Ready in 25 mins Serves 4 as a starter or 2 as a main 100g bean thread vermicelli or dried rice vermicelli 1 litre good-quality beef stock 2 cups water 1½ Tbsp fish sauce ½ tsp five-spice powder 1 pinch of ground cloves 1 Tbsp grated fresh ginger ½-1 long red chilli, deseeded 1 kaffir lime leaf or zest of 1 lime, finely grated 4 button mushrooms, sliced 1 stalk lemongrass (optional) 100-150g beef fillet, trimmed 2 spring onions 1 medium carrot 2 Tbsp chopped coriander 2-4 Tbsp lime or lemon juice To serve Coriander leaves Lime cheeks Sliced fresh chillies (optional) Place vermicelli noodles in a bowl, cover with boiling water and leave to soak for 10 minutes. While they soak, place stock in a pot with water, fish sauce, five-spice powder, cloves, ginger, finely chopped chilli, lime leaf or zest and mushrooms. Bruise the lemongrass stalk, if using, with a rolling pin and add to the pot. Bring to a boil and simmer for 5 minutes. While the broth is cooking, cut the beef fillet across the grain into the thinnest possible slices. To prepare the garnish, cut spring onions and carrot into 5cm lengths and then shred finely. Drain noodles, snip with scissors in a few places for easy eating and divide between heated bowls. Top with raw beef slices and coriander. Remove lemongrass stalk and lime leaf, if using, from broth, adjust seasonings to taste and divide boiling broth between bowls (it will lightly cook the beef). Drizzle each bowl with 1 Tbsp lime or lemon juice and top with shredded spring onion and carrot. Garnish with coriander leaves and lime wedges and serve at once. If desired, accompany with a bowl of sliced chillies.
Annabel says: You can make this with chicken stock and chicken if you prefer but you’ll need to simmer the thinly sliced chicken in the broth to fully cook it through before adding it to the noodles. Bean thread vermicelli is often available in the produce department at the supermarket. You can boil it for hours and it won’t fall apart.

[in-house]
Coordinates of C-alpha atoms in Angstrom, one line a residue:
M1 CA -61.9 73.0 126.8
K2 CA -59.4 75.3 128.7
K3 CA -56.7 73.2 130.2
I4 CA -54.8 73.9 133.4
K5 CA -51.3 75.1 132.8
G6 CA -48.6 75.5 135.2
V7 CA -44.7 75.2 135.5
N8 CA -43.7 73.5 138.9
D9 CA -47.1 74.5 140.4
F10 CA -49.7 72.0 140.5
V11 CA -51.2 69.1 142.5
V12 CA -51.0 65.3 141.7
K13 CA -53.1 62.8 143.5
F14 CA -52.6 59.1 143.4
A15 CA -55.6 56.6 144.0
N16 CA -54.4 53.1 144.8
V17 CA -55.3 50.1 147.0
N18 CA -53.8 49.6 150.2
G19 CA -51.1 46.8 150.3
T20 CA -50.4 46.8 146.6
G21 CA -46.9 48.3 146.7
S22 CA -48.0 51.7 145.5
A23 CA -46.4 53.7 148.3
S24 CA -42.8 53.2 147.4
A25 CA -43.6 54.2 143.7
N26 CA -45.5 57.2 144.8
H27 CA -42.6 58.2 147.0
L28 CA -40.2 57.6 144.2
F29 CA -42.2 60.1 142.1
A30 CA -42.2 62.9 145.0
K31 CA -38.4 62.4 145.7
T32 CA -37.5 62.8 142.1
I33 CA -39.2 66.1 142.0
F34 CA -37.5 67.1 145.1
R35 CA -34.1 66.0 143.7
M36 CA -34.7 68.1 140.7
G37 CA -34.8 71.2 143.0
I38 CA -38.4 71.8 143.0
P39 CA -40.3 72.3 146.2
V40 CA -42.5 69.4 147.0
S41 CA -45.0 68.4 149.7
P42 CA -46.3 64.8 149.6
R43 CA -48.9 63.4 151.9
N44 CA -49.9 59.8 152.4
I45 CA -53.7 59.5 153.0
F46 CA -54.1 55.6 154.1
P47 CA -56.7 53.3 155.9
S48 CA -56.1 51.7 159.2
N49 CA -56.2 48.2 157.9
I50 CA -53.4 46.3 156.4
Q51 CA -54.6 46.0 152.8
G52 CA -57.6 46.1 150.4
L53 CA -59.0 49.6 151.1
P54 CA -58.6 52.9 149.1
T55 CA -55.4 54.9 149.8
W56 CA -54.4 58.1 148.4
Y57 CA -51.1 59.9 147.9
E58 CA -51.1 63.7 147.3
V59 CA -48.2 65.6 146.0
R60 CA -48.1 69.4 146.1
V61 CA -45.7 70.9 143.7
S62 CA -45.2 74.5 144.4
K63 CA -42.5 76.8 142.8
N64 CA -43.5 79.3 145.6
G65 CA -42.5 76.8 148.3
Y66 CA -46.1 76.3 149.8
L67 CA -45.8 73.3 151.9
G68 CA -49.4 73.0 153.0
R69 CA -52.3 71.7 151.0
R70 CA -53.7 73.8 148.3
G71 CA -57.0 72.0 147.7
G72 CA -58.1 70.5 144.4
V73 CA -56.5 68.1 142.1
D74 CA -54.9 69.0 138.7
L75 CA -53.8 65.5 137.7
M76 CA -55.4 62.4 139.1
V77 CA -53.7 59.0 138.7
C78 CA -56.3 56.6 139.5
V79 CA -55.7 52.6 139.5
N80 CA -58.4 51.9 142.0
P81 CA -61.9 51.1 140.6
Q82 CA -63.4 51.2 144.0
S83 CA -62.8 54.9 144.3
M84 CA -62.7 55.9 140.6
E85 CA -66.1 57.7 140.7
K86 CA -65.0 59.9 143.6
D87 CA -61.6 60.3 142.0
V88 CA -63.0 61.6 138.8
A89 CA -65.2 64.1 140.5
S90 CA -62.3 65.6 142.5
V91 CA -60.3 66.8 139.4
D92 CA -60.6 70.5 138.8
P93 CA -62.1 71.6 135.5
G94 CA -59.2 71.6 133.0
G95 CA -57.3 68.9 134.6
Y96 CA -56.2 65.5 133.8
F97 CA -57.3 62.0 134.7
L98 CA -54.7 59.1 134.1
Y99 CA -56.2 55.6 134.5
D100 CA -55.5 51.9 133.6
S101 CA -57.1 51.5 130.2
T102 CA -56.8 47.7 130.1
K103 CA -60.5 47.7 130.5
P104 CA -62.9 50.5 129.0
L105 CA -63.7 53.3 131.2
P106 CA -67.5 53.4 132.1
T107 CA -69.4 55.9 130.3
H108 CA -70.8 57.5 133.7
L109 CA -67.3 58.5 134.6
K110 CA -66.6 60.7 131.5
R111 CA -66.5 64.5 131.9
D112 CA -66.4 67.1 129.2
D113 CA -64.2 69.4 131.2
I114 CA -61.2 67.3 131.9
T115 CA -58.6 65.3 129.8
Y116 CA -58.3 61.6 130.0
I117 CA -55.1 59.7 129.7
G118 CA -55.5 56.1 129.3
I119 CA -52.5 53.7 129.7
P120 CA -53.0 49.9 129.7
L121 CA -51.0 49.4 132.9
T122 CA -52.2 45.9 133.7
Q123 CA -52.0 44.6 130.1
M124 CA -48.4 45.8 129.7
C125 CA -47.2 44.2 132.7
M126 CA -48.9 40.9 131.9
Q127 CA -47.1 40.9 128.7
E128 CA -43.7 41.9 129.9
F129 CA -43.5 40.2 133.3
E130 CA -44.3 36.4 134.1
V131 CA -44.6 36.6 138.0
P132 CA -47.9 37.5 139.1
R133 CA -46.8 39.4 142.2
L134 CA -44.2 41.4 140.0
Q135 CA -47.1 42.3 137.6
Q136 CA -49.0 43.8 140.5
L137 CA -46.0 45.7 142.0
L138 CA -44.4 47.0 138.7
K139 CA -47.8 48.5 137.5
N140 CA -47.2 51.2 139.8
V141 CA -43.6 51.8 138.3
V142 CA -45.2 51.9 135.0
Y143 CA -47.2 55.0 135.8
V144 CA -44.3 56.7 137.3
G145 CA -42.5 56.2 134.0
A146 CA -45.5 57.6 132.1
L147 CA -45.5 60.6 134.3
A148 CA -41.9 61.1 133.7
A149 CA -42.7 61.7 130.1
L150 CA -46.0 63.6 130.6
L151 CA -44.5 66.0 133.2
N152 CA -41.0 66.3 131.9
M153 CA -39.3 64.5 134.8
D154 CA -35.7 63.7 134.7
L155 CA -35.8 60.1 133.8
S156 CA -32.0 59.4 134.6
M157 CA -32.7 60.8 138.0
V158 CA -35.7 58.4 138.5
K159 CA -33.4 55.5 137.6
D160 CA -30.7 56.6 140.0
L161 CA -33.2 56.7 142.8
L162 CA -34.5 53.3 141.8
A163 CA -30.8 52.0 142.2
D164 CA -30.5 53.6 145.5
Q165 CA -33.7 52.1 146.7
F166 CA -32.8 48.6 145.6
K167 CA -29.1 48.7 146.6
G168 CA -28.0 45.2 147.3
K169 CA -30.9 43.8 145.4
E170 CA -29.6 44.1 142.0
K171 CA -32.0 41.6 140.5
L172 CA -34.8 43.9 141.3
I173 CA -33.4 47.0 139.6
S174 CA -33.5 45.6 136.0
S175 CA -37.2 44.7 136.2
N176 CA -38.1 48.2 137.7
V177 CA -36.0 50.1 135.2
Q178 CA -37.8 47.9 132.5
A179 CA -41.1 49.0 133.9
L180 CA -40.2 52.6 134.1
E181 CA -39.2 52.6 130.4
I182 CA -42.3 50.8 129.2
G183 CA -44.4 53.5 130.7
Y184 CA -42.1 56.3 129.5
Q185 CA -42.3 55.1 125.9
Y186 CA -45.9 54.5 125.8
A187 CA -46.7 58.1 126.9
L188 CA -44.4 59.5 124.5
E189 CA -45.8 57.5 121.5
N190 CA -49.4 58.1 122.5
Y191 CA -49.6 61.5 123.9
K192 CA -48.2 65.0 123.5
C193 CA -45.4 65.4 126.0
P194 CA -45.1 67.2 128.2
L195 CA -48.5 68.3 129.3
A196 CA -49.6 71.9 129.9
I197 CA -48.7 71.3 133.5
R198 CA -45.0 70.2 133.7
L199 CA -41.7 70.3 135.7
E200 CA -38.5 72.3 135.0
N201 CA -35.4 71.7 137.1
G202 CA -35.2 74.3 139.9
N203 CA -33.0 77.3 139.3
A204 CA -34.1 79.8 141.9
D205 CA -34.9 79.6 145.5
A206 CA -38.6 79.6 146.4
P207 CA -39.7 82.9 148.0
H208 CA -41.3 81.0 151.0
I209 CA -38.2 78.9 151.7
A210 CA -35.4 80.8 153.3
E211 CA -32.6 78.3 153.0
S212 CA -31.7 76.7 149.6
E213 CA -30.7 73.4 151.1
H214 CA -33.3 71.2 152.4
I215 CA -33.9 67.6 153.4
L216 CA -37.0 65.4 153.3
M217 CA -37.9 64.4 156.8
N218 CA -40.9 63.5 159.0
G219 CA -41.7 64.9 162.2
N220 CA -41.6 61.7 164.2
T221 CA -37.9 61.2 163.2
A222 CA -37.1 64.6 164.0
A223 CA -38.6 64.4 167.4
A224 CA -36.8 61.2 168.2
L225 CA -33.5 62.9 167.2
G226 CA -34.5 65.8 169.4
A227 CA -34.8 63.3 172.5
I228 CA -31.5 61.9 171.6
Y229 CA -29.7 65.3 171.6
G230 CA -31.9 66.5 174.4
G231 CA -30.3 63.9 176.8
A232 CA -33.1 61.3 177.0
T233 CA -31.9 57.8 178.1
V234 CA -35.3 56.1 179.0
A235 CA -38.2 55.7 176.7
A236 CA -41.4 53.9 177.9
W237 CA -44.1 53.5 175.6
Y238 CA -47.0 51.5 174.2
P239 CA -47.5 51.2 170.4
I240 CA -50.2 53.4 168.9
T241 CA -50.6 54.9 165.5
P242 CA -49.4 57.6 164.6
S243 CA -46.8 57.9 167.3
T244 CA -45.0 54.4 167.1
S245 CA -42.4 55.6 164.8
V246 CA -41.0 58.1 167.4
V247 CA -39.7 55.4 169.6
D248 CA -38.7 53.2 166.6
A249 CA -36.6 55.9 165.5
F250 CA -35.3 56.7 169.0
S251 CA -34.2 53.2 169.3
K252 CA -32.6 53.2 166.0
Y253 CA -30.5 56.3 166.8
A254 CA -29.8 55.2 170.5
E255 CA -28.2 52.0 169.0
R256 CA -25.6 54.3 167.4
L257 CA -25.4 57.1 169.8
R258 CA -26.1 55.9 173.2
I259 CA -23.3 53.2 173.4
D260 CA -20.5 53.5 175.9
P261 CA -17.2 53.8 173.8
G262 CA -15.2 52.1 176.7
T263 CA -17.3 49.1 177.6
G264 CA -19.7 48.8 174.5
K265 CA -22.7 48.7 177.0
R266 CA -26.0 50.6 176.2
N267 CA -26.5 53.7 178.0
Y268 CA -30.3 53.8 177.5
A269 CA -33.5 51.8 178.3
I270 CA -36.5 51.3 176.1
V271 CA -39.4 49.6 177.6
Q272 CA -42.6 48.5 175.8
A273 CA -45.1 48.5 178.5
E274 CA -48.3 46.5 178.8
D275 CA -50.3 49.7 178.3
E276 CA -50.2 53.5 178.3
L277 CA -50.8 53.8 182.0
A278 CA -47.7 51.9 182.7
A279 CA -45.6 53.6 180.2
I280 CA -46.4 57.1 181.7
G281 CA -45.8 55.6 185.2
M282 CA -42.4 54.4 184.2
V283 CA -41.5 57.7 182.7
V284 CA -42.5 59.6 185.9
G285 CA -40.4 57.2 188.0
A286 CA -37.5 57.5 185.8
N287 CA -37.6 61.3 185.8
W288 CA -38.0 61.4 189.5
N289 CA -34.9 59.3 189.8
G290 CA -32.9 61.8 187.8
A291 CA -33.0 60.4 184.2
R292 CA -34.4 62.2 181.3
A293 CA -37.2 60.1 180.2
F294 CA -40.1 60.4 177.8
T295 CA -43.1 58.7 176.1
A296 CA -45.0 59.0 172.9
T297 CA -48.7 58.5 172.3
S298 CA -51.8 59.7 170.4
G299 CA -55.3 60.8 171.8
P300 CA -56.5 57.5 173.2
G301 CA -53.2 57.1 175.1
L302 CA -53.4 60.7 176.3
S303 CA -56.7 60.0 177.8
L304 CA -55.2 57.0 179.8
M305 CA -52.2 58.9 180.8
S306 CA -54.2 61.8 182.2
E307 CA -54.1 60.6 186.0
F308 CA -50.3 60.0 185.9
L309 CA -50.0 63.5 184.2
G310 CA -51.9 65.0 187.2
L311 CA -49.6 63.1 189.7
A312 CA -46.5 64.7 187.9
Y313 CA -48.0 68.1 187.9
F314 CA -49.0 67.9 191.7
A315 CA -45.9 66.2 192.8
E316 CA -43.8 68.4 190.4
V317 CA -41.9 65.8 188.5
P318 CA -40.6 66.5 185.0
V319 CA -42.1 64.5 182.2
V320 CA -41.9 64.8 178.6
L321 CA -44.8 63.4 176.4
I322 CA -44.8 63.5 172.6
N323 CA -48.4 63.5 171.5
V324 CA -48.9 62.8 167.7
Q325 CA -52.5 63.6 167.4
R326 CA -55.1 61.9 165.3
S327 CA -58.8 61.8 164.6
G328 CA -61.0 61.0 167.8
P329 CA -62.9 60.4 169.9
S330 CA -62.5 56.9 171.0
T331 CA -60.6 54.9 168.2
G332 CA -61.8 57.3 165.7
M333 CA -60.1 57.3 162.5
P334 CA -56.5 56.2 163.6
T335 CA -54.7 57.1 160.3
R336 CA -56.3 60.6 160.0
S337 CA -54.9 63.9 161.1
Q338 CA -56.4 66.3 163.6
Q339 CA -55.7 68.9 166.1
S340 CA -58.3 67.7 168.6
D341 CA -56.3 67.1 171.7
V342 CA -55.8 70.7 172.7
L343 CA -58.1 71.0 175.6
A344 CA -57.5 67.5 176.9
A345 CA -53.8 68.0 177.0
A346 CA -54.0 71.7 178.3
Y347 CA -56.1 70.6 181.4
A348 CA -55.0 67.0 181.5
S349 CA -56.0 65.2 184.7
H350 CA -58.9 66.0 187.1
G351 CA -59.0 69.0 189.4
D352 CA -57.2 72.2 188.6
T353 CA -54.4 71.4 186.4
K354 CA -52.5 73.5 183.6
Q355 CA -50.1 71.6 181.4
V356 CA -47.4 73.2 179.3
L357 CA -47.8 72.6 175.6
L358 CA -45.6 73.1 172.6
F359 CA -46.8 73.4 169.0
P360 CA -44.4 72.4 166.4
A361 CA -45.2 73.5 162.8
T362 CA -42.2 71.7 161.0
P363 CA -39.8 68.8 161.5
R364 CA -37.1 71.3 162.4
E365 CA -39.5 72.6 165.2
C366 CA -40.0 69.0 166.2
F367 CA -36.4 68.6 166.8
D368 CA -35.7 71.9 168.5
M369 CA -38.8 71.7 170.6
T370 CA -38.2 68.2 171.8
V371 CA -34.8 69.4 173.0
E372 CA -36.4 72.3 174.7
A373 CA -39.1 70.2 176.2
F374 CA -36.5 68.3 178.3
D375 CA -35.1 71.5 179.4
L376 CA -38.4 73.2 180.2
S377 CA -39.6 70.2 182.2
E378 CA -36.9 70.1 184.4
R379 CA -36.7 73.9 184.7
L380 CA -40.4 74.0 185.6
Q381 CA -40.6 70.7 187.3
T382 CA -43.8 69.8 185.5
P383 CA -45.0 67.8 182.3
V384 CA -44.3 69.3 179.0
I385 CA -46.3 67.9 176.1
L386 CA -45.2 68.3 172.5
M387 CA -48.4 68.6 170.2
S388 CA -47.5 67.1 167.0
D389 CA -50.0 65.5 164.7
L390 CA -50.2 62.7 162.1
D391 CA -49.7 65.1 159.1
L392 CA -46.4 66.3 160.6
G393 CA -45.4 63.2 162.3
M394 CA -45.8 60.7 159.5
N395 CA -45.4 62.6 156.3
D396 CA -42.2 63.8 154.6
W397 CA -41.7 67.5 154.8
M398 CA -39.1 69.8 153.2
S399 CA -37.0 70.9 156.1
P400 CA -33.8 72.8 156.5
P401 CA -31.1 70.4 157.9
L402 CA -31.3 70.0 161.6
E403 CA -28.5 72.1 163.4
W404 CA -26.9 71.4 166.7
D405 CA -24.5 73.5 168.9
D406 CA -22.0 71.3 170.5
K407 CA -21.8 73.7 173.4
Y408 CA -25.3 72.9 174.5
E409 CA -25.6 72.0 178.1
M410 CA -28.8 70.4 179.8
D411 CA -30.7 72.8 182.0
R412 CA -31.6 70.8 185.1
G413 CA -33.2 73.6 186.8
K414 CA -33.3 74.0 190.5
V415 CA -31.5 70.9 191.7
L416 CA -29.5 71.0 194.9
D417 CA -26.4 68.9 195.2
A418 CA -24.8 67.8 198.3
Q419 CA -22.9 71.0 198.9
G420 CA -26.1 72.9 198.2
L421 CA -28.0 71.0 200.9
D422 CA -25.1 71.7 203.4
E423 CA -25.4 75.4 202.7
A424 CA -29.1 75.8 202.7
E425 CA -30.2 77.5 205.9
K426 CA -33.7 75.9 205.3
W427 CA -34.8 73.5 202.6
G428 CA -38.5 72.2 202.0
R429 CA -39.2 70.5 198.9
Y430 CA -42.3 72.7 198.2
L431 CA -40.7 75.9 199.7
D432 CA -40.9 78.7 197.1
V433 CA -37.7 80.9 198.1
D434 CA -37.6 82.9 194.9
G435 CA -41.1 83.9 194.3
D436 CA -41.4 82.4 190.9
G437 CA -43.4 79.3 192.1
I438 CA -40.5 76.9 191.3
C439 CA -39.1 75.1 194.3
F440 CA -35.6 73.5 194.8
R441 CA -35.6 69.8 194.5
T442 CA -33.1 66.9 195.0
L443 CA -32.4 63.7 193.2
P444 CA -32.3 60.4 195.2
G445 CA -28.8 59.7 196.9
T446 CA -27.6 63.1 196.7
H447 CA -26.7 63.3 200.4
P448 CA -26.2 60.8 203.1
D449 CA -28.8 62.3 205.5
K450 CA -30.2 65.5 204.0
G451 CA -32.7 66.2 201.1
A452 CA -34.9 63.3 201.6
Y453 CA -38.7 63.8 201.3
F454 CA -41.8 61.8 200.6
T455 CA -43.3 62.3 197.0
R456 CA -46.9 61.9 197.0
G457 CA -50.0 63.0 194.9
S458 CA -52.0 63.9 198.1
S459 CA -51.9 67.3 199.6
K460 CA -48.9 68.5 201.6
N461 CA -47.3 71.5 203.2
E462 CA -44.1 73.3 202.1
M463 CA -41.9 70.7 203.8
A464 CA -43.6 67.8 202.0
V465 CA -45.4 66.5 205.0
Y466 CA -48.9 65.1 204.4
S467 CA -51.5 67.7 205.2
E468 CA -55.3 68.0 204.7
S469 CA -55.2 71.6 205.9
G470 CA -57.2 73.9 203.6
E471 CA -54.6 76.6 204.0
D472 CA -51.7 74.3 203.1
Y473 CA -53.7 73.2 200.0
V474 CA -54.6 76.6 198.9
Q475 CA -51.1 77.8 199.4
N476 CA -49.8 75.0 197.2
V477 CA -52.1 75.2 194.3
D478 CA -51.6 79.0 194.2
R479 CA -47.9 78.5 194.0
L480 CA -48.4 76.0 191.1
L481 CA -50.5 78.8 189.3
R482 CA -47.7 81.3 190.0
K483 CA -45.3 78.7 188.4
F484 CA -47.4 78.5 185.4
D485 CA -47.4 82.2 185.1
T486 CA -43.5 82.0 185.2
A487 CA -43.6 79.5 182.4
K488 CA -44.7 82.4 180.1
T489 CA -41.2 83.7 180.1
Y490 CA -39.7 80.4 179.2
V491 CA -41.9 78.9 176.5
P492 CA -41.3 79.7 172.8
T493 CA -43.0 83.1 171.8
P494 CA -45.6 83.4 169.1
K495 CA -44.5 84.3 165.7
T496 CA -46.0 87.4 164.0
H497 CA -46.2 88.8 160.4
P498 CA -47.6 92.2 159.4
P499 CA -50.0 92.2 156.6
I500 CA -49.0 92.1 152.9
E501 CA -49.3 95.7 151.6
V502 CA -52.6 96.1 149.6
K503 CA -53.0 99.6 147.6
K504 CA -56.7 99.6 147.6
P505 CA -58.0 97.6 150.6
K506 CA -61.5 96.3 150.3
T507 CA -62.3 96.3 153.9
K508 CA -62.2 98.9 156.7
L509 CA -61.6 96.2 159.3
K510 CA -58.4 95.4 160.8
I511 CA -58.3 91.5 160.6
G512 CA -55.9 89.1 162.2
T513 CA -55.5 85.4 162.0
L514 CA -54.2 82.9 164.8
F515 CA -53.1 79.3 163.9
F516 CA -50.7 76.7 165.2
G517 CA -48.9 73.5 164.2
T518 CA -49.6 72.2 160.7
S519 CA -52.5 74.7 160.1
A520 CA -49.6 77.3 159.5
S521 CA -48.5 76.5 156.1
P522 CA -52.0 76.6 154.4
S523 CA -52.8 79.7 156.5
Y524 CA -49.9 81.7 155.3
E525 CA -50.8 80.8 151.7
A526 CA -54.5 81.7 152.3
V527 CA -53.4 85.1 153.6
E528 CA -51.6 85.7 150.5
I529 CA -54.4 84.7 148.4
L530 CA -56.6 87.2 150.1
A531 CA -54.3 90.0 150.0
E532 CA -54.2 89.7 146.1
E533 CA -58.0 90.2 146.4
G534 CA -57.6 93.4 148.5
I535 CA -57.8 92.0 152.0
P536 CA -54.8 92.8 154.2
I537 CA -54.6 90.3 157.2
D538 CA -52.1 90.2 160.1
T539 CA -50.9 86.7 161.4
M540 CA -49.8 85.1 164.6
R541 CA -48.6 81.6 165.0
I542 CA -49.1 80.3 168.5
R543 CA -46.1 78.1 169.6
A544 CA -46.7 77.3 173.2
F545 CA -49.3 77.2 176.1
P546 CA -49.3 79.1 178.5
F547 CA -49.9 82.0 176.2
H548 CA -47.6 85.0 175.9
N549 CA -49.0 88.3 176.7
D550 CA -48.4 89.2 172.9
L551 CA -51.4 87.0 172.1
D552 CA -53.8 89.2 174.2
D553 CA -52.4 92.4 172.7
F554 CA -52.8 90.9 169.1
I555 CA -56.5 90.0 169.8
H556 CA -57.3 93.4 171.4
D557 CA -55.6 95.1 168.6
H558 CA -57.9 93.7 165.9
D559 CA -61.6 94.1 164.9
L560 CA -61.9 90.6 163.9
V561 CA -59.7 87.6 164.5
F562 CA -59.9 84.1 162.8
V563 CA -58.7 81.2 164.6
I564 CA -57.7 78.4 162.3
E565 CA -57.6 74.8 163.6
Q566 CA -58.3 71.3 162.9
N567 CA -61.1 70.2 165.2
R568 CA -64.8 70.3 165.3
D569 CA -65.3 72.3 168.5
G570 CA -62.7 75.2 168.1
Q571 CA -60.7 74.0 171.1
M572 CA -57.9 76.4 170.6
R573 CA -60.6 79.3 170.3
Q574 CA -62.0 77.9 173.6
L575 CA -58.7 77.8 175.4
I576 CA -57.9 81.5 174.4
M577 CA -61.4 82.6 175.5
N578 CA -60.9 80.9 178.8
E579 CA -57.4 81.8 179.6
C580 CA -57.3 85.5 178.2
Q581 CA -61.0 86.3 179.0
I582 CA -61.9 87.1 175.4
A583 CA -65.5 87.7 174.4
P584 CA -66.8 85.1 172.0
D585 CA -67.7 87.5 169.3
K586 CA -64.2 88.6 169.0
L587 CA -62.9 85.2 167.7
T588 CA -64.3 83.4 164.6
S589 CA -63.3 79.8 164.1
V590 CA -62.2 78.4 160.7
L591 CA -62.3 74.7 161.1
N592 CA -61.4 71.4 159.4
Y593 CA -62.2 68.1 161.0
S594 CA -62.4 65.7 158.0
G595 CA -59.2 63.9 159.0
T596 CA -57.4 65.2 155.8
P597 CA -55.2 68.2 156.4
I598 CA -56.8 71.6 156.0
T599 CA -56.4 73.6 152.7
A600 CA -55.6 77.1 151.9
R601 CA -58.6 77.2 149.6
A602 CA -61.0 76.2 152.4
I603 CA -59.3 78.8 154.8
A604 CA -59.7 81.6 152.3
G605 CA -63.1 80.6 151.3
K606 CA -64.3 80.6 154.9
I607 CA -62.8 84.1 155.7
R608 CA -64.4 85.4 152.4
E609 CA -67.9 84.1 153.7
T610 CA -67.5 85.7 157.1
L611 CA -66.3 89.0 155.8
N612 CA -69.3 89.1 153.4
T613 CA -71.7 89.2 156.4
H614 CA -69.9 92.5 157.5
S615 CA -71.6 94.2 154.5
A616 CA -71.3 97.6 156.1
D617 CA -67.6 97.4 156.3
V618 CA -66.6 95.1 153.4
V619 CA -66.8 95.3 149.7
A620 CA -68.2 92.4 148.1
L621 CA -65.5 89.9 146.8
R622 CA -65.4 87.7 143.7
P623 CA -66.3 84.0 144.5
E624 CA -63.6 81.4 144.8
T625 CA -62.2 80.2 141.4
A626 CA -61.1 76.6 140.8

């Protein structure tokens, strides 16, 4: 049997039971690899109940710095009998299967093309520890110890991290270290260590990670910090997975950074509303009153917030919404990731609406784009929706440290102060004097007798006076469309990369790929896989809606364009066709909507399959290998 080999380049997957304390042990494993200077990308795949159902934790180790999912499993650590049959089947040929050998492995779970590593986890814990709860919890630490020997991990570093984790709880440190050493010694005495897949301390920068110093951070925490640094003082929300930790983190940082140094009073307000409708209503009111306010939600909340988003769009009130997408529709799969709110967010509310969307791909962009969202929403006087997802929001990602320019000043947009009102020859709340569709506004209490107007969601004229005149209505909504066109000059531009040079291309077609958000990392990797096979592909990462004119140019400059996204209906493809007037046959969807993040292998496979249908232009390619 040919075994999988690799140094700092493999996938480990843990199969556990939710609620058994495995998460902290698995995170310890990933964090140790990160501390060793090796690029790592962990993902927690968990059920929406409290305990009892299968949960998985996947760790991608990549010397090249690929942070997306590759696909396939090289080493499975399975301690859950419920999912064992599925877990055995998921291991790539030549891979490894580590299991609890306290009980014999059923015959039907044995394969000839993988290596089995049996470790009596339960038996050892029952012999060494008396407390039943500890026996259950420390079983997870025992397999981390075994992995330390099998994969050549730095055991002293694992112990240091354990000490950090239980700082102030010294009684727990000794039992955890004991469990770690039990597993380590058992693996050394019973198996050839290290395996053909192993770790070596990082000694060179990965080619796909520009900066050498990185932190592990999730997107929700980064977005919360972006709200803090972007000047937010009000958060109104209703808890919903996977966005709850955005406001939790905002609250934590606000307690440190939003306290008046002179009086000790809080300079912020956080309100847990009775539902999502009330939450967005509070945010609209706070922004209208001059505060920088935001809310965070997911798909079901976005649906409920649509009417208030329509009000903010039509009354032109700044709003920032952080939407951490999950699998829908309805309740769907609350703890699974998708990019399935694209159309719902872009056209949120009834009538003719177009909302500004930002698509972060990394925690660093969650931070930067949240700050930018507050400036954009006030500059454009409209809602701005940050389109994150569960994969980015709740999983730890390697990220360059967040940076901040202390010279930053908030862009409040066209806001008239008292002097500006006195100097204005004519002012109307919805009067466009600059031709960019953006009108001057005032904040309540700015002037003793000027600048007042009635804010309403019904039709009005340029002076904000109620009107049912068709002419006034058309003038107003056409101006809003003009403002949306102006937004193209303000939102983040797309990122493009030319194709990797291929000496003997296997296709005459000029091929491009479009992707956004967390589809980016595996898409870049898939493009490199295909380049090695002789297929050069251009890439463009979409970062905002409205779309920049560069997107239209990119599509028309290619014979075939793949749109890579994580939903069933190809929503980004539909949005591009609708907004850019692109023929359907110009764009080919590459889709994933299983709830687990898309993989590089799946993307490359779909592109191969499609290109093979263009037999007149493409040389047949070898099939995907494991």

THAI CHICKEN AND BOK CHOY NOODLES
Ready in 20 mins Serves 4 150g dried rice stick noodles 400g chicken mince 3 cloves garlic, crushed 1 Tbsp fish sauce 2 Tbsp neutral oil Zest of 2 limes, finely grated ¾ cup coconut cream 6 Tbsp sweet chilli sauce 3 Tbsp soy sauce ½ cup water 6 whole bok choy (about 600g), cut into 3cm slices (or use shredded cabbage or beansprouts) To serve 3 Tbsp lime or lemon juice 2 spring onions, finely chopped 2 Tbsp black or toasted plain sesame seeds Place rice noodles in a bowl and cover with boiling water. Leave for 10 minutes then drain into a sieve. While the noodles are soaking, mix chicken with garlic and fish sauce. Heat oil in a large, heavybased frying pan or pot and cook chicken over a high heat, breaking up with the back of a spoon, until browned (6-8 minutes). Add lime zest, coconut cream, sweet chilli sauce and soy sauce and bring to a simmer. Rinse cooked, drained noodles and add to the chicken mixture with the ½ cup water. Place bok choy in a bowl and cover with boiling water to wilt. Drain, add to the chicken mixture and toss over the heat for a minute or two to combine flavours. Drizzle with lime or lemon juice and scatter with spring onions and sesame seeds to serve.
Annabel says: You can use any kind of noodles for this tasty noodle bowl, but rice noodles make it super easy as you need only to cover them in boiling water and leave them to soak. If using other types of noodles, cook according to packet instructions, then drain into a sieve. This recipe also works well with pork or beef mince.
VIETNAMESE NOODLE SALADFor lots more delicious fresh recipes, including noodle ideas, keep an eye out next week for Annabel’s new annual, A Free Range Life:Together, written with her daughter Rose (Annabel Langbein Media, $24.95). It’s available at Paper Plus and all good bookstores and supermarkets nationwide from mid-October. Find out more at annabel-langbein.com or follow Annabel on Facebook or Instagram.
THAI CHICKEN AND BOK CHOY NOODLES